Halifax Water has received approval from the province’s utility and review board to defer the collection of a fee for developers of non-profit affordable housing.
In a press release issued on Friday, Halifax Water confirmed that on Oct. 29, the Nova Scotia Utility and Review Board (UARB) had approved its request to have the ability to defer the collection of the Regional Development Charge (RDC) for non-profit affordable housing developments.
The RDC is a fee normally charged to developers or property owners to pay for upgrades or oversizing of the infrastructure needed to support the property.
The decision by the UARB allows Halifax Water the ability to defer collection of the RDC for up to 10 years, with interest being waived for the first two years for affordable housing initiatives.
The RDC fee that developers are charged can vary and depends on where the property is located, the type of development and the number of units.
It’s been argued by members of Halifax Regional Council that companies trying to construct non-profit affordable housing are deterred by the RDC.
Some councillors have wanted Halifax Water to waive the fee for those building affordable housing, a topic which was up for debate at the most recent meeting of Halifax Regional Council.
It was the belief of council during the Nov. 9 meeting that Halifax Water didn’t have the ability to unilaterally waive the RCB fee.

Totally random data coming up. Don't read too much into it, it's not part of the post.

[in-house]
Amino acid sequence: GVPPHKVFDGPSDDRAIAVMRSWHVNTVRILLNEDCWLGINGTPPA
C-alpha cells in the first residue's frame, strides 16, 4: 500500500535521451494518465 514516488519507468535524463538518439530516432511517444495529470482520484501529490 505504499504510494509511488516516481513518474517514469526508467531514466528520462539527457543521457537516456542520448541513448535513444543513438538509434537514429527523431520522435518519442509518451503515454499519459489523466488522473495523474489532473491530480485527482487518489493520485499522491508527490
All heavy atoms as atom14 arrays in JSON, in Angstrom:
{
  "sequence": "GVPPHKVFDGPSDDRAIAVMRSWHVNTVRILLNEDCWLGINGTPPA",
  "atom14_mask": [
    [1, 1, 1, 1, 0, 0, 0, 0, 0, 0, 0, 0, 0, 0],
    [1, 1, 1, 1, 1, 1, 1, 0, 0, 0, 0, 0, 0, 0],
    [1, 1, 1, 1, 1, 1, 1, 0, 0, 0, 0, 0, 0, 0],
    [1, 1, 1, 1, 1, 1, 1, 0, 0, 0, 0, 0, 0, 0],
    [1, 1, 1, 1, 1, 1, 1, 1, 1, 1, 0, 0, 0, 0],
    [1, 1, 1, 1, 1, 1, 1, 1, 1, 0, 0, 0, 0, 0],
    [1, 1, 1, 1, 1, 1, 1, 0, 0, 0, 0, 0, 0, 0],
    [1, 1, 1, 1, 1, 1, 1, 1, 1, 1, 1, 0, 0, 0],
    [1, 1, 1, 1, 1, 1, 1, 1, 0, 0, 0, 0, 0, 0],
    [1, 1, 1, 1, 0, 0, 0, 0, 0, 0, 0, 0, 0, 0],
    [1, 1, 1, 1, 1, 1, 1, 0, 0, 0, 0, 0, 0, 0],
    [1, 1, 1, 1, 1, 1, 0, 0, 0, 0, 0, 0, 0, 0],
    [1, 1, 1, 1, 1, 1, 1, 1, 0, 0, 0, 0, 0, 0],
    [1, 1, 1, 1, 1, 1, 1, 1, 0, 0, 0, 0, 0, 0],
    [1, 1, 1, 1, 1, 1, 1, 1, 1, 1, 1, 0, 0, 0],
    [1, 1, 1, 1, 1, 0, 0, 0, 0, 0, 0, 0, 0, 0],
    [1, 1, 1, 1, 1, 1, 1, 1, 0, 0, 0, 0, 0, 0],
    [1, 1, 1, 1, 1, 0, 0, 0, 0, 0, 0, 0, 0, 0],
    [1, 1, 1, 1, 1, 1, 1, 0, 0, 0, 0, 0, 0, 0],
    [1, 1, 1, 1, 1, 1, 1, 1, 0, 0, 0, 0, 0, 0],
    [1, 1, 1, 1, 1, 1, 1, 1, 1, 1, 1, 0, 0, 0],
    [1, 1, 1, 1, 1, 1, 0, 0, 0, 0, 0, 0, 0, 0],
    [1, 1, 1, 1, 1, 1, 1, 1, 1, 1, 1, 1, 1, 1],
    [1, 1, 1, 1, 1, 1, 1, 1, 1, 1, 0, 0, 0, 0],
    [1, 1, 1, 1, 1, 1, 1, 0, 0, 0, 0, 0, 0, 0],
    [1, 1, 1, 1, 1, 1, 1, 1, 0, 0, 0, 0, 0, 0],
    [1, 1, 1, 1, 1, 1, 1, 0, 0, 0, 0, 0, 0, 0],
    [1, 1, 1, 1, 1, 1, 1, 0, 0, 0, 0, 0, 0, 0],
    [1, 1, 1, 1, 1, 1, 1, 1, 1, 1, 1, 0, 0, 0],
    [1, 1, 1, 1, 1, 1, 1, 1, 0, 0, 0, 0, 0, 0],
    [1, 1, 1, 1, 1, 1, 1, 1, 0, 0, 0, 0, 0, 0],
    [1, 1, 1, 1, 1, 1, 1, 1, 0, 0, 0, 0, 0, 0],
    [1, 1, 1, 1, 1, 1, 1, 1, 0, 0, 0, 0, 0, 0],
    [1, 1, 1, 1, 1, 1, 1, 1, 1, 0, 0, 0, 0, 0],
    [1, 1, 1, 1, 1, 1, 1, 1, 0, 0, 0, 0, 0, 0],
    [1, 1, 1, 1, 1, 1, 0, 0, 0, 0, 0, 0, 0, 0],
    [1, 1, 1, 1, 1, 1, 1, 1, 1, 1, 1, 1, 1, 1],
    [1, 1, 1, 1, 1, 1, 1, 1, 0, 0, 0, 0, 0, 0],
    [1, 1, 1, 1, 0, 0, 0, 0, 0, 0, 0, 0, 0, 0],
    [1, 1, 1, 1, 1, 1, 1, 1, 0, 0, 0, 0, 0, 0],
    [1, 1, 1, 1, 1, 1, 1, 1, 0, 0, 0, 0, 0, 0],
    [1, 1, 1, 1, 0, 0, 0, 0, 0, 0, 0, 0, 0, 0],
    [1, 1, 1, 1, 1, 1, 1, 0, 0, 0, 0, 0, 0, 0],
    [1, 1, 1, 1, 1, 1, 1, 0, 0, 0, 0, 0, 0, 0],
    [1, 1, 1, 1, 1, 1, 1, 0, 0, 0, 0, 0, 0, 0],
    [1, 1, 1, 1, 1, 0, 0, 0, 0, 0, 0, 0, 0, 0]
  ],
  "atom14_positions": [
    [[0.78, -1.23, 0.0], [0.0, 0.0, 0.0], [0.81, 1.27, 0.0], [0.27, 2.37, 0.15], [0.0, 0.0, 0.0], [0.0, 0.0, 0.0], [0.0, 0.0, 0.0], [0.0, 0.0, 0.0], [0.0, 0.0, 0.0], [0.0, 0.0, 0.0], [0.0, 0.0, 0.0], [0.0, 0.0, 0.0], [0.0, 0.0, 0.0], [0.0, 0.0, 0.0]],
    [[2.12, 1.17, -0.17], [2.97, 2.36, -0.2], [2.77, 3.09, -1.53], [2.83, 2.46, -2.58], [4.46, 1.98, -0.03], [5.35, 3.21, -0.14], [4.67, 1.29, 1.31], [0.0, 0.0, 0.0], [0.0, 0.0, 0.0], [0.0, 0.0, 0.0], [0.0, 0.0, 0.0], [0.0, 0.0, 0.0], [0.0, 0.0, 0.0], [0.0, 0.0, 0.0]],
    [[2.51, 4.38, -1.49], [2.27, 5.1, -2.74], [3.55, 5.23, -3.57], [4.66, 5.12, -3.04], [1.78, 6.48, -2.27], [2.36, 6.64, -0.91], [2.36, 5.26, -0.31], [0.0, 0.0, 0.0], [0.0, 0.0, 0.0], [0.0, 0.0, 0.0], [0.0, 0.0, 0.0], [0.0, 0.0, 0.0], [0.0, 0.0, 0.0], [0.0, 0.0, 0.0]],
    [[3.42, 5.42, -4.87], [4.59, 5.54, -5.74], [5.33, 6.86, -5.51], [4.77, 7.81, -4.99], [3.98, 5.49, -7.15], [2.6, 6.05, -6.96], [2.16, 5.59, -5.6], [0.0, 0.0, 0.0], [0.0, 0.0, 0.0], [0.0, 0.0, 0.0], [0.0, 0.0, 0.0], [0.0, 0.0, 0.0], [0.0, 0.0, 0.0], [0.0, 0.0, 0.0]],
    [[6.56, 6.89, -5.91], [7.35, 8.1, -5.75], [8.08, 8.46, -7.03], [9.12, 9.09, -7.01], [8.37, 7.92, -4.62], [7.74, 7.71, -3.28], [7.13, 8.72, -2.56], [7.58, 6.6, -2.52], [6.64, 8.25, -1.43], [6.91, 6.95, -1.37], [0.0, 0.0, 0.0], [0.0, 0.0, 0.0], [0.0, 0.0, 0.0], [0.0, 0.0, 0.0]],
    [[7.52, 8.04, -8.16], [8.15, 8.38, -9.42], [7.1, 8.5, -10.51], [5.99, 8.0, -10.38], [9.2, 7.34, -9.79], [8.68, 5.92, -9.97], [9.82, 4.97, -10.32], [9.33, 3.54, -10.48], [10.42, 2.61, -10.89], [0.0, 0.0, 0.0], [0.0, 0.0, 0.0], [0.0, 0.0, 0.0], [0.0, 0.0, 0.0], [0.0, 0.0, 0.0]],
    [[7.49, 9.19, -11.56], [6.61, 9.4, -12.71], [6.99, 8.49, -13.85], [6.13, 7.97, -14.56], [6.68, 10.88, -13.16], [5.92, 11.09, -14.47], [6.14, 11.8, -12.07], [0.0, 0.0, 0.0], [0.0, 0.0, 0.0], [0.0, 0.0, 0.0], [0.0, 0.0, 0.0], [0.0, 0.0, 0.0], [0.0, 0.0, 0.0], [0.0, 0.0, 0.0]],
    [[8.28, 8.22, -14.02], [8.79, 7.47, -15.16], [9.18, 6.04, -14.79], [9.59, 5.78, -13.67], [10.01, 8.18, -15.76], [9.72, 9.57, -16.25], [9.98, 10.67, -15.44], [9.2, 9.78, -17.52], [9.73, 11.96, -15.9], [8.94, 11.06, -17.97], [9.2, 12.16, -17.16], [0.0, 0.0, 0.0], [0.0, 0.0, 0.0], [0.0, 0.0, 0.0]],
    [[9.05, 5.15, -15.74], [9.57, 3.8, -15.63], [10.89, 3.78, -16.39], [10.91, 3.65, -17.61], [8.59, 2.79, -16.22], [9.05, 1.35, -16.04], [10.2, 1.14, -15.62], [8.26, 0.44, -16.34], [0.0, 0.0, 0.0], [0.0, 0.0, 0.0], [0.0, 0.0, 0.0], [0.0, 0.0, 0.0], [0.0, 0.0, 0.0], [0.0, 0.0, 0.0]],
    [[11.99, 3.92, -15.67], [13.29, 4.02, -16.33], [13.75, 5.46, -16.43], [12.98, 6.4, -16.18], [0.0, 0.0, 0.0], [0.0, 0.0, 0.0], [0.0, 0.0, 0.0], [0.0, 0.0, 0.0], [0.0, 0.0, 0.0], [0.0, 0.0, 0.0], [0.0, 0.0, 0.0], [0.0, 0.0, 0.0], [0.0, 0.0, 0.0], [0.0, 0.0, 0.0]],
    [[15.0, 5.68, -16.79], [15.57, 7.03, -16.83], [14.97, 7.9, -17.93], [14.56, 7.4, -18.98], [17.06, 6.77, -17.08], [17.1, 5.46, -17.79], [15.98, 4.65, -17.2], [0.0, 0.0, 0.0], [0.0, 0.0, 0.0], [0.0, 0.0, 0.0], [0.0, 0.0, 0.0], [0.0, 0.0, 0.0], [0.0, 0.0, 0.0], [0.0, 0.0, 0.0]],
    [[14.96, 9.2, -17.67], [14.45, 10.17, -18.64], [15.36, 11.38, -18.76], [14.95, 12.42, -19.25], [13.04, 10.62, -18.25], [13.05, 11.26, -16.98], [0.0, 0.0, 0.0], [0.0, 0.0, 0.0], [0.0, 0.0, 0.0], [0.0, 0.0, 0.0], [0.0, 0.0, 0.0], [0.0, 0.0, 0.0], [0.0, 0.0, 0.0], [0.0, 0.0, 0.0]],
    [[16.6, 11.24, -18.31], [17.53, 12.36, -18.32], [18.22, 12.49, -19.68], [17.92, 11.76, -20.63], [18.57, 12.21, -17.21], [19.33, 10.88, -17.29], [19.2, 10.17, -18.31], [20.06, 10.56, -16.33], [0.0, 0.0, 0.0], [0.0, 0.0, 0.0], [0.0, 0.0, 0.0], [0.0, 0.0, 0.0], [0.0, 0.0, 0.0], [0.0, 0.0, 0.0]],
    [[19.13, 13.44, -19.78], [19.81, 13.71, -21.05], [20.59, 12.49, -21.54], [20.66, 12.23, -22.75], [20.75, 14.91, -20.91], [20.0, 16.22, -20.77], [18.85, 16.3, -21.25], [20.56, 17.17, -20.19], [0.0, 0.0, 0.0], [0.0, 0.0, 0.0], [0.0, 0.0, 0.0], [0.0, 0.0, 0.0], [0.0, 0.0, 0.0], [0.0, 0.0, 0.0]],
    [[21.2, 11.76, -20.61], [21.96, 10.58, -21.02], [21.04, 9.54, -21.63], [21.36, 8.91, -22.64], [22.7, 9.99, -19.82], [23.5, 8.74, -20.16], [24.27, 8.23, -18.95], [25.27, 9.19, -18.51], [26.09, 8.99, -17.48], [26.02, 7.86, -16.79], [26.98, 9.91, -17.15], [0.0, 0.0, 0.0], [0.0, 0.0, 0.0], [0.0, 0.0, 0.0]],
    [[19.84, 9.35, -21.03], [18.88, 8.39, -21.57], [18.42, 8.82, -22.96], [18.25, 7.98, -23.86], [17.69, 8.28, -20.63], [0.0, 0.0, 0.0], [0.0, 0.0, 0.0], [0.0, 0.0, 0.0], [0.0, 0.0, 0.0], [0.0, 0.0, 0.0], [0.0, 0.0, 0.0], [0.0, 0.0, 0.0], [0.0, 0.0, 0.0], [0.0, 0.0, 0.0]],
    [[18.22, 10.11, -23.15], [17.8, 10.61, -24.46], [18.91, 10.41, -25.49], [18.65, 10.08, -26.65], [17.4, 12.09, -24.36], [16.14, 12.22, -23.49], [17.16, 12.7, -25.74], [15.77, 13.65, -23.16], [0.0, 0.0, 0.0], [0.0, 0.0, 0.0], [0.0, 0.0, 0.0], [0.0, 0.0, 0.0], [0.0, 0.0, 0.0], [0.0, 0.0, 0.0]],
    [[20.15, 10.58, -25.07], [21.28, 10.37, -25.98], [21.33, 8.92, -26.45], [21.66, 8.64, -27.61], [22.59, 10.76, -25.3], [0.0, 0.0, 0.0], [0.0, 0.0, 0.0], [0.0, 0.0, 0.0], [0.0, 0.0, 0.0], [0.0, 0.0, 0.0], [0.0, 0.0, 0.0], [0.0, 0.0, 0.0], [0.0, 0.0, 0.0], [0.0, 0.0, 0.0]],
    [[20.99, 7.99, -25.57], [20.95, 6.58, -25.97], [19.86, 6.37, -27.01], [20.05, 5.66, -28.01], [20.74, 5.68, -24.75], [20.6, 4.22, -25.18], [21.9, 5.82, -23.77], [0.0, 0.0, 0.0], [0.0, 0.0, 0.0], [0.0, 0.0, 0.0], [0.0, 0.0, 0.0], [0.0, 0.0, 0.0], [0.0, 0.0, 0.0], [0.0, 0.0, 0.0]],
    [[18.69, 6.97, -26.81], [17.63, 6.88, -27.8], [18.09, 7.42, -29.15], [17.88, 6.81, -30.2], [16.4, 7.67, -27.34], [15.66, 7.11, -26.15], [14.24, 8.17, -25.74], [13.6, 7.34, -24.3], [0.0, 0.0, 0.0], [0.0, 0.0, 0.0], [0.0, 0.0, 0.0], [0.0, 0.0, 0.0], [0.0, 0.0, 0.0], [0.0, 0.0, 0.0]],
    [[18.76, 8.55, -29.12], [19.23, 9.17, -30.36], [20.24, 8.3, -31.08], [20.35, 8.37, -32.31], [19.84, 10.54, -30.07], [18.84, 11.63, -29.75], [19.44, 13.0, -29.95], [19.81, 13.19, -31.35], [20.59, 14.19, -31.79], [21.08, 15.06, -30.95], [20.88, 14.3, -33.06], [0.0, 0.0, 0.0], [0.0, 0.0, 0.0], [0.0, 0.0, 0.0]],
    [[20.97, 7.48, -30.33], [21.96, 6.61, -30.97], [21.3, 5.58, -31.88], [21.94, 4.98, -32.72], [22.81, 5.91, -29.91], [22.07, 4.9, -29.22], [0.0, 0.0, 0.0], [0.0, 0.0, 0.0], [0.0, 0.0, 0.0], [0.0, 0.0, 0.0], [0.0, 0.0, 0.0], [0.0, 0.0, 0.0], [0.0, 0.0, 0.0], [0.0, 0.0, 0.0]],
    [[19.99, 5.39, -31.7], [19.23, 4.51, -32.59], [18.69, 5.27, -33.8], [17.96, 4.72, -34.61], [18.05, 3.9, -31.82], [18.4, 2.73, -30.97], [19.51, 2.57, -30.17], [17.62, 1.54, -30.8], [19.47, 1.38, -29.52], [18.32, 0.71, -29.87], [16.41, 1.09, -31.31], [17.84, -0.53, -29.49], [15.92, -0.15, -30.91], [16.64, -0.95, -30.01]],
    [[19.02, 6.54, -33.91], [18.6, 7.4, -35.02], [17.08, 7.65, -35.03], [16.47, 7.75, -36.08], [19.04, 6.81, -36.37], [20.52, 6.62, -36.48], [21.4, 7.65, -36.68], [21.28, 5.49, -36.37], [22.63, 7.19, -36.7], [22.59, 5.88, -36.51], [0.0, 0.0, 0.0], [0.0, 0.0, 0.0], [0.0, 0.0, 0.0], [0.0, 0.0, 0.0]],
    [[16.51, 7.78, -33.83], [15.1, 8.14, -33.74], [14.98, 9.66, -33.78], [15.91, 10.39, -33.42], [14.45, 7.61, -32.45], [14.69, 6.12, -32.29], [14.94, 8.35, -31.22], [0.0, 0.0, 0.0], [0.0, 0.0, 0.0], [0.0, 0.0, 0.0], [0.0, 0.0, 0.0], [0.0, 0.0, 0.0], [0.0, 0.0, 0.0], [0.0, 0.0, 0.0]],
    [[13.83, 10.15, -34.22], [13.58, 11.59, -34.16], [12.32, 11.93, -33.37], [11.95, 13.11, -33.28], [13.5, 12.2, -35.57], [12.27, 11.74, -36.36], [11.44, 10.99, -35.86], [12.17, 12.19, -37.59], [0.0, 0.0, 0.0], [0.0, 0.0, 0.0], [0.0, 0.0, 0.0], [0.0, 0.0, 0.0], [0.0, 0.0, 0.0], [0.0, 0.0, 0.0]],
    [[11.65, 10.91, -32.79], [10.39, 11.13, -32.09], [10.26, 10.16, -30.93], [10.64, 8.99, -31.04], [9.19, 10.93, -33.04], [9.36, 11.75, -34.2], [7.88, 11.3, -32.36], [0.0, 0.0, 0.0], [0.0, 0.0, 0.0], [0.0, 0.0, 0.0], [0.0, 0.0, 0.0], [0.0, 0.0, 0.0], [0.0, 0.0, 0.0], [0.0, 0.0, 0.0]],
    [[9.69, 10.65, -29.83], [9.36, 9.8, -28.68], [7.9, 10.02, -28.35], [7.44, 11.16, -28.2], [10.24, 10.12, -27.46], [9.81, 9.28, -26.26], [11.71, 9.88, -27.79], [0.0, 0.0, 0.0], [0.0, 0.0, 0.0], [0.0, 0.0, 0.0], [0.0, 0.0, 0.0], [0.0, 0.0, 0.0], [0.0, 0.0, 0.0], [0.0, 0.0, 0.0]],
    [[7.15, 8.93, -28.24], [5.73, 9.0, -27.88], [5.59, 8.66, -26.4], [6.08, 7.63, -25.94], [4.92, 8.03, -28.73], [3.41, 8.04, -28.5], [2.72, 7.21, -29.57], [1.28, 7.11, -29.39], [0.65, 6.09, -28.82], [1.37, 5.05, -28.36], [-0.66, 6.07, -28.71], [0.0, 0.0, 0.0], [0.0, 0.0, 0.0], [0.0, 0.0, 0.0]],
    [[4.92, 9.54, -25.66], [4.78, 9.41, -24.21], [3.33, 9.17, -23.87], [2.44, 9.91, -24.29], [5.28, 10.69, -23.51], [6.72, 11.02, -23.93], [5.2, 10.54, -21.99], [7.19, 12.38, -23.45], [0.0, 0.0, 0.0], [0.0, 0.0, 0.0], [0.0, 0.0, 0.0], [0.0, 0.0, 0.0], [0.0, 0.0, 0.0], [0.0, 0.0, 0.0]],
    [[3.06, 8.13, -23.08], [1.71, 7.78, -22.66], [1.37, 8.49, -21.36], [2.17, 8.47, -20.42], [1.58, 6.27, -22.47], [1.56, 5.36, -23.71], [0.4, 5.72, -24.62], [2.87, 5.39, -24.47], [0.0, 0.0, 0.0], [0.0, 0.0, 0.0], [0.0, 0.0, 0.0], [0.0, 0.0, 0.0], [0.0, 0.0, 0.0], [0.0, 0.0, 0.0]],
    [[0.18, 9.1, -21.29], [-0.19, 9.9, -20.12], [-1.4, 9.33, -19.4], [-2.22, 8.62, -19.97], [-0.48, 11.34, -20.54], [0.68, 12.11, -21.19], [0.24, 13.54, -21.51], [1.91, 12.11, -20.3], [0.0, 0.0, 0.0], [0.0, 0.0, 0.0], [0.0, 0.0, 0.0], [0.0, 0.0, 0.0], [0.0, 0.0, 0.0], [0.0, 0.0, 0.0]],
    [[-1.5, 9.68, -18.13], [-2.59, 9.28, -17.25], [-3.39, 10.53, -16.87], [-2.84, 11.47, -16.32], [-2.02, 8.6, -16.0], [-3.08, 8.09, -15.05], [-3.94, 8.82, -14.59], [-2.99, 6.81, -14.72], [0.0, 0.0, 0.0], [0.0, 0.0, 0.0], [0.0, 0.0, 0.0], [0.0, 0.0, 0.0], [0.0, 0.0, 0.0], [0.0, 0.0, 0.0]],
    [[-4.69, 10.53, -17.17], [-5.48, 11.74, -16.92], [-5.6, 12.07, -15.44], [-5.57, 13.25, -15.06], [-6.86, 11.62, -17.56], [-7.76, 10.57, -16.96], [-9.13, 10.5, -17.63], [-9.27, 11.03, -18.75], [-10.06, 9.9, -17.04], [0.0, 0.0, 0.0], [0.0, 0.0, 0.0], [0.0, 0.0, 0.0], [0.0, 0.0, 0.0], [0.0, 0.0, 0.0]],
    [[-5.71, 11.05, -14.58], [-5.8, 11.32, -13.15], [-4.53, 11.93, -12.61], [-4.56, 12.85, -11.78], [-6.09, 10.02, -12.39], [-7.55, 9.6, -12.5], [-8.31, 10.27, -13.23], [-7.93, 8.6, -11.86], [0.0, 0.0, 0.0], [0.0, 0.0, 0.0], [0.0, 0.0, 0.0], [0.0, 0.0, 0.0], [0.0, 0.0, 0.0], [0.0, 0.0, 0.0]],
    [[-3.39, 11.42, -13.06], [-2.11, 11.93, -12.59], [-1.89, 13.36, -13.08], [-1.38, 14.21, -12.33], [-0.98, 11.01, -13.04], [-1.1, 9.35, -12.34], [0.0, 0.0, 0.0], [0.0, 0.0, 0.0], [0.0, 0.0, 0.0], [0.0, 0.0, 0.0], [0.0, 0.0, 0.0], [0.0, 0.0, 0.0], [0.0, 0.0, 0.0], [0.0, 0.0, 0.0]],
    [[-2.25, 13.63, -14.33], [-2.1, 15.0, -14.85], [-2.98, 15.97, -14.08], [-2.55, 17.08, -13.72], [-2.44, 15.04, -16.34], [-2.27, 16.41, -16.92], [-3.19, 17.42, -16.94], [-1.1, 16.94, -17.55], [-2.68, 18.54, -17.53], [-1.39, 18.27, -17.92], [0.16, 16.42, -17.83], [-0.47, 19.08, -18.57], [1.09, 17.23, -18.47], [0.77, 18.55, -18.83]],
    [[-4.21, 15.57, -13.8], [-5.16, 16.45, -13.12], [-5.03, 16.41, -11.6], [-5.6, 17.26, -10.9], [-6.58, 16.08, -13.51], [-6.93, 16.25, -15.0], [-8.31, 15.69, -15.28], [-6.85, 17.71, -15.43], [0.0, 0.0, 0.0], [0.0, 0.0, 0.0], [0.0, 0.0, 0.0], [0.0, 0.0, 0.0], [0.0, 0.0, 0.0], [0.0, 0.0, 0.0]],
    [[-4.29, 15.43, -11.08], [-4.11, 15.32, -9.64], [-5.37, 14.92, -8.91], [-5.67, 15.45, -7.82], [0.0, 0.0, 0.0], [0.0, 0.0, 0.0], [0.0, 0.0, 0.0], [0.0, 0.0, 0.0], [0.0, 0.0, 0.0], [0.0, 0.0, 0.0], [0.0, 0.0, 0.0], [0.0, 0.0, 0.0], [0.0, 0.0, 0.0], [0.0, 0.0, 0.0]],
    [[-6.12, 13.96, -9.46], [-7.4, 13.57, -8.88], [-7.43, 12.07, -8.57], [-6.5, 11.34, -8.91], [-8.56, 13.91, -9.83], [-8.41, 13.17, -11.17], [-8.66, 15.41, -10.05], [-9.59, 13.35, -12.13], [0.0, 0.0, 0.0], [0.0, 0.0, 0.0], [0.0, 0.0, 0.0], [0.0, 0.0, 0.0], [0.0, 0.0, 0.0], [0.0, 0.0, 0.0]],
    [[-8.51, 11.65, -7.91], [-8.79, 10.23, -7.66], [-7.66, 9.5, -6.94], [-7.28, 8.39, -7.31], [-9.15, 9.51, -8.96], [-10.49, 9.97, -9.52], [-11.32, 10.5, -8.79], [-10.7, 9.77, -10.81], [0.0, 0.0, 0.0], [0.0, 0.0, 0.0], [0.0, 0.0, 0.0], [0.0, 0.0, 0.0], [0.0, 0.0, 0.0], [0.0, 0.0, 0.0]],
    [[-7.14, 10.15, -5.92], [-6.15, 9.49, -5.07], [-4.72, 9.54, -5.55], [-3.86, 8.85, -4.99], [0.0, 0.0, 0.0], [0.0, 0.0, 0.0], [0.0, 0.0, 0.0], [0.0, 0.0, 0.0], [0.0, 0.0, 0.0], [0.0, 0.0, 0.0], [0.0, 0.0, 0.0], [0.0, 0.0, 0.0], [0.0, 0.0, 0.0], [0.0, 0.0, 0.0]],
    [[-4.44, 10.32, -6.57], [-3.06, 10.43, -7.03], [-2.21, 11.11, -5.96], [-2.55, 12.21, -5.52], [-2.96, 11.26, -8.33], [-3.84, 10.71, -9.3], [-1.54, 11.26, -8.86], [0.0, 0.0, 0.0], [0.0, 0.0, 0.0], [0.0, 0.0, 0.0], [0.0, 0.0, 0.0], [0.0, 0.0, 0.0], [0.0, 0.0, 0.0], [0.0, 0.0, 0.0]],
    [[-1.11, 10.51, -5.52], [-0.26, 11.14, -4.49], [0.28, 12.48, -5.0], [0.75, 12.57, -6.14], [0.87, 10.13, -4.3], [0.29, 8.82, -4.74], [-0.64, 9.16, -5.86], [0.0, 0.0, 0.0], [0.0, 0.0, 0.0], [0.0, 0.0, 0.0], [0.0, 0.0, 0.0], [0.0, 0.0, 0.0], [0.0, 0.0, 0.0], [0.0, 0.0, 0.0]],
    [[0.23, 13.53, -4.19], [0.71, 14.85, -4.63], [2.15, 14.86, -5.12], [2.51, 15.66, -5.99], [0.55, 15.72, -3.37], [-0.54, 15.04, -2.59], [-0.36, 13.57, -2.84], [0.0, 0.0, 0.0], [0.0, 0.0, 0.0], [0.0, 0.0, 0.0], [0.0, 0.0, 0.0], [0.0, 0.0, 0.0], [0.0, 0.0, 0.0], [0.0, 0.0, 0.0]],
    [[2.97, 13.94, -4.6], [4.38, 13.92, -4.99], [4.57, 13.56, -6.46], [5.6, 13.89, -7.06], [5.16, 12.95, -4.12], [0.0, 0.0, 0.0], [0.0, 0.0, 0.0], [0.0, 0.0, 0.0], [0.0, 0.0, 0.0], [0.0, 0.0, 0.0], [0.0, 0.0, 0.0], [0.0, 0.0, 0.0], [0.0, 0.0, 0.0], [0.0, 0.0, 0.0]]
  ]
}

As a result, council voted for Mayor Mike Savage to send a letter to the provincial government asking them to amend Nova Scotia’s Public Utilities Act in order to allow UARB to grant Halifax Water the ability to waive fees if they choose.
But that does not appear to be the case, according to the release sent out by Halifax Water on Friday.
The UARB’s decision to approve Halifax Water’s application means they will soon have the ability to waive the fee.
“This payment deferral program helps remove a potential barrier to initial development of affordable housing projects in our region. Halifax Water is pleased to be able to support this initiative,” said Cathie O’Toole, CEO of Halifax Water.
The utility says they expect to receive an order from the UARB that outlines the changes in January.